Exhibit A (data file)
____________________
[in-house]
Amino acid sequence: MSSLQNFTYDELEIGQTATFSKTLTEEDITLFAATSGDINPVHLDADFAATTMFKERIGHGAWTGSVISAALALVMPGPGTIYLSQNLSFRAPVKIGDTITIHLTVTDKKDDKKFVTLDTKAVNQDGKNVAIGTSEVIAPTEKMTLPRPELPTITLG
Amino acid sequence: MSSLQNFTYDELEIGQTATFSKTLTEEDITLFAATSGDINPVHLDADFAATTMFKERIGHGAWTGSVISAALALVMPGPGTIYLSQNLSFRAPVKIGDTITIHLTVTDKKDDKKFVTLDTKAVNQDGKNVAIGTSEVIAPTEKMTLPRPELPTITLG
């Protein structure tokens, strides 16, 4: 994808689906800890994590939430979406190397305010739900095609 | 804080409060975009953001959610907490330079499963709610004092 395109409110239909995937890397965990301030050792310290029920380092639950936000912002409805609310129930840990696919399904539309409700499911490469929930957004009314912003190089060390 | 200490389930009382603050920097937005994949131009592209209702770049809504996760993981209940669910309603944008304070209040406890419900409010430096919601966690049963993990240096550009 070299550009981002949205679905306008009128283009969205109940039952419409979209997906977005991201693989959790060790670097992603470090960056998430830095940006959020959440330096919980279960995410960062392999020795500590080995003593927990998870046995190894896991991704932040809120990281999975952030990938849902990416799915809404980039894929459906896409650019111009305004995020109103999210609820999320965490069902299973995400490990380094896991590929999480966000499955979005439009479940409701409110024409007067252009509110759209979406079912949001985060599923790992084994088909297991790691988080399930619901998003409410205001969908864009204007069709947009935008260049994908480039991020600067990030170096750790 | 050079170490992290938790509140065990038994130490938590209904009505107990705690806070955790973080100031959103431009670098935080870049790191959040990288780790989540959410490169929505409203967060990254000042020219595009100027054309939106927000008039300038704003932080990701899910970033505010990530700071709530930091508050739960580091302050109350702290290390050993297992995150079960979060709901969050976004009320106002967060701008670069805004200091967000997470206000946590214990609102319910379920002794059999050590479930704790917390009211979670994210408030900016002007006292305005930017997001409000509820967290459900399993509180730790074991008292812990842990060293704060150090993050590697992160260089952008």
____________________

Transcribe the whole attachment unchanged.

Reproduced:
[in-house]
Amino acid sequence: MSSLQNFTYDELEIGQTATFSKTLTEEDITLFAATSGDINPVHLDADFAATTMFKERIGHGAWTGSVISAALALVMPGPGTIYLSQNLSFRAPVKIGDTITIHLTVTDKKDDKKFVTLDTKAVNQDGKNVAIGTSEVIAPTEKMTLPRPELPTITLG
Amino acid sequence: MSSLQNFTYDELEIGQTATFSKTLTEEDITLFAATSGDINPVHLDADFAATTMFKERIGHGAWTGSVISAALALVMPGPGTIYLSQNLSFRAPVKIGDTITIHLTVTDKKDDKKFVTLDTKAVNQDGKNVAIGTSEVIAPTEKMTLPRPELPTITLG
């Protein structure tokens, strides 16, 4: 994808689906800890994590939430979406190397305010739900095609 | 804080409060975009953001959610907490330079499963709610004092 395109409110239909995937890397965990301030050792310290029920380092639950936000912002409805609310129930840990696919399904539309409700499911490469929930957004009314912003190089060390 | 200490389930009382603050920097937005994949131009592209209702770049809504996760993981209940669910309603944008304070209040406890419900409010430096919601966690049963993990240096550009 070299550009981002949205679905306008009128283009969205109940039952419409979209997906977005991201693989959790060790670097992603470090960056998430830095940006959020959440330096919980279960995410960062392999020795500590080995003593927990998870046995190894896991991704932040809120990281999975952030990938849902990416799915809404980039894929459906896409650019111009305004995020109103999210609820999320965490069902299973995400490990380094896991590929999480966000499955979005439009479940409701409110024409007067252009509110759209979406079912949001985060599923790992084994088909297991790691988080399930619901998003409410205001969908864009204007069709947009935008260049994908480039991020600067990030170096750790 | 050079170490992290938790509140065990038994130490938590209904009505107990705690806070955790973080100031959103431009670098935080870049790191959040990288780790989540959410490169929505409203967060990254000042020219595009100027054309939106927000008039300038704003932080990701899910970033505010990530700071709530930091508050739960580091302050109350702290290390050993297992995150079960979060709901969050976004009320106002967060701008670069805004200091967000997470206000946590214990609102319910379920002794059999050590479930704790917390009211979670994210408030900016002007006292305005930017997001409000509820967290459900399993509180730790074991008292812990842990060293704060150090993050590697992160260089952008």